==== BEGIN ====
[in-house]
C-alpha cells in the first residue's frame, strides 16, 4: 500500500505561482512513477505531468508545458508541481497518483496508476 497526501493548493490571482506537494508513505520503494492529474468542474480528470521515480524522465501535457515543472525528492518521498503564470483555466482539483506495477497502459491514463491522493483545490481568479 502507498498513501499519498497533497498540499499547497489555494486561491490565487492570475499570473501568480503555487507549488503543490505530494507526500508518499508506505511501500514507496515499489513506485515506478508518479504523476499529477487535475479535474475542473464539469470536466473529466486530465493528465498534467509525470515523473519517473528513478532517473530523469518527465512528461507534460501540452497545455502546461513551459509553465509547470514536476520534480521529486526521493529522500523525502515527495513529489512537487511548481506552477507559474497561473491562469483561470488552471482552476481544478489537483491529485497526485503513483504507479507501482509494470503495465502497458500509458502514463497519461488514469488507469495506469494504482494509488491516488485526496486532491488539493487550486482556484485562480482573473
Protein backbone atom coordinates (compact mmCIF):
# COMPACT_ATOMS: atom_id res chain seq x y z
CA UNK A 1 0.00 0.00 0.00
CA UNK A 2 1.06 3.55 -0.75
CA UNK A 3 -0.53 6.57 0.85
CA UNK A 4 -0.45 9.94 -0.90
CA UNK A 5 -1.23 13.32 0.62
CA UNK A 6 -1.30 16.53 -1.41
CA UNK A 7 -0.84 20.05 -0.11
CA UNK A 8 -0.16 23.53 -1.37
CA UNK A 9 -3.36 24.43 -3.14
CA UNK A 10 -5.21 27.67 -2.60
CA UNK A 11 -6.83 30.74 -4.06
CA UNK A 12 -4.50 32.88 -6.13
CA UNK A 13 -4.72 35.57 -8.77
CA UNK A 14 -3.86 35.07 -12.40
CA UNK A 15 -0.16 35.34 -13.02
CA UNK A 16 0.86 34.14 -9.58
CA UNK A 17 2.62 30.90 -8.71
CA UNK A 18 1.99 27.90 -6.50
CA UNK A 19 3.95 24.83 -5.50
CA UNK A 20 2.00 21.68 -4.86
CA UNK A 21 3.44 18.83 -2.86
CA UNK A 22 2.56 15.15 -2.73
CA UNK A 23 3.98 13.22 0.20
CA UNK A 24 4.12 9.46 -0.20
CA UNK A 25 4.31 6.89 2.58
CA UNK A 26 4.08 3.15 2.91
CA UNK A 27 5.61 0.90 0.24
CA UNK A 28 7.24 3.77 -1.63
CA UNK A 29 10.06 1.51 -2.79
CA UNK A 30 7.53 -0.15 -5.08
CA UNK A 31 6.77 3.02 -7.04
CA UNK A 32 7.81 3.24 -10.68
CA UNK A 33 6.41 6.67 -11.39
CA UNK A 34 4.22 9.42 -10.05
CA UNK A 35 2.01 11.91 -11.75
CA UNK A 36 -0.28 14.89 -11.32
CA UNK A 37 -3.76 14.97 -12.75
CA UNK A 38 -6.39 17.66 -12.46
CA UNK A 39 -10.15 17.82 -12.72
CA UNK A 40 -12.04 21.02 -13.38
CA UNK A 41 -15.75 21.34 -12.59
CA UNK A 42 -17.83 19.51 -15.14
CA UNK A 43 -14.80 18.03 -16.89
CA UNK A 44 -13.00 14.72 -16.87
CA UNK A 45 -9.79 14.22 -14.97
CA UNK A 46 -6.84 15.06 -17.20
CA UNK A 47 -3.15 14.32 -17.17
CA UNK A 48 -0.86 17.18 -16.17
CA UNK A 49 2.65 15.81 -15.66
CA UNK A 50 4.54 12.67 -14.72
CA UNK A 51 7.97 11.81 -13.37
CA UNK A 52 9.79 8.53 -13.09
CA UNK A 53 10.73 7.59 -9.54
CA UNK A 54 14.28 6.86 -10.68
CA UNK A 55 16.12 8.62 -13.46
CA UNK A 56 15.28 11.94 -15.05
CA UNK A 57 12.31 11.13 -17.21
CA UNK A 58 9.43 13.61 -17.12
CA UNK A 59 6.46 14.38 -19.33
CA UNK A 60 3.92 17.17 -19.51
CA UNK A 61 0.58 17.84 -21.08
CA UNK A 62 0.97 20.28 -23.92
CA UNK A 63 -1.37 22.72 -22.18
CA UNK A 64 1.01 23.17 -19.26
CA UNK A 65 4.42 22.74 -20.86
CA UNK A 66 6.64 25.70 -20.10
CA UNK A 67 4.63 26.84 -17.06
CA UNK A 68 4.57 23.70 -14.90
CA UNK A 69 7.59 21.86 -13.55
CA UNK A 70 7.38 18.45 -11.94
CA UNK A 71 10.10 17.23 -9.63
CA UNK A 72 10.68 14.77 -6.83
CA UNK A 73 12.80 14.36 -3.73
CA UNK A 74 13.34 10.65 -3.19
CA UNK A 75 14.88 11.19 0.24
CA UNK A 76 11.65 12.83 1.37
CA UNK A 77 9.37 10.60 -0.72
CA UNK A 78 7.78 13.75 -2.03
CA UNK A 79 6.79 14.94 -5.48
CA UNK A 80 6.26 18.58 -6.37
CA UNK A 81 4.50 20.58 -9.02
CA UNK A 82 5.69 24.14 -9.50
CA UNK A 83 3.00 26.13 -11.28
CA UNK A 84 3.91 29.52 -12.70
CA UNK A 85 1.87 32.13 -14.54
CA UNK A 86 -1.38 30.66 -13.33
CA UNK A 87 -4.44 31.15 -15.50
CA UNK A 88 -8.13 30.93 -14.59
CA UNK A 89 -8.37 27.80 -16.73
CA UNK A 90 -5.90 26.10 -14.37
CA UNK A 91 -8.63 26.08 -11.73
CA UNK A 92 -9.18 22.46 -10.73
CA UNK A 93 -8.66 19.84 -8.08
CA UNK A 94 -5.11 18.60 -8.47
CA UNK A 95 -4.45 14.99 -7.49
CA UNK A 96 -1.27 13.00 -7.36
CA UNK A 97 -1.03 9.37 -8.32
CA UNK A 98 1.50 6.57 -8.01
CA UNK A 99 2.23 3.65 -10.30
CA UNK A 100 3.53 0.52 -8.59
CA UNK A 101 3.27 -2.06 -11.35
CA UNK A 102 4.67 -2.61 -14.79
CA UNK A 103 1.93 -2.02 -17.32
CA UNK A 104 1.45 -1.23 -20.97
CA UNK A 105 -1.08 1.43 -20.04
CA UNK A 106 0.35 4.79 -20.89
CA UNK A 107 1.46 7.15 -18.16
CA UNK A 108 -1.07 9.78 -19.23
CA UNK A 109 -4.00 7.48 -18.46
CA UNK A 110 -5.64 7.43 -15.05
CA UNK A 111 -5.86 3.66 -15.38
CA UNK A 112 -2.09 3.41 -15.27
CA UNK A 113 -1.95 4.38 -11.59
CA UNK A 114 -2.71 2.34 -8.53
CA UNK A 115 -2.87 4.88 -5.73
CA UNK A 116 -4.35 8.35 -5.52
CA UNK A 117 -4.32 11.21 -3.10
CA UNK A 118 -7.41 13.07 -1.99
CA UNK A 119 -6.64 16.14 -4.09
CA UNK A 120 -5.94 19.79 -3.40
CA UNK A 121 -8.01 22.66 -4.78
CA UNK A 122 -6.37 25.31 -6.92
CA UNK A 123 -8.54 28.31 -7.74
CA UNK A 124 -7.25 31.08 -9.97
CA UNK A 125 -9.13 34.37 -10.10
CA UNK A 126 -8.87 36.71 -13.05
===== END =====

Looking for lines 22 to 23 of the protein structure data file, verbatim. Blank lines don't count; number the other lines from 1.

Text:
CA UNK A 18 1.99 27.90 -6.50
CA UNK A 19 3.95 24.83 -5.50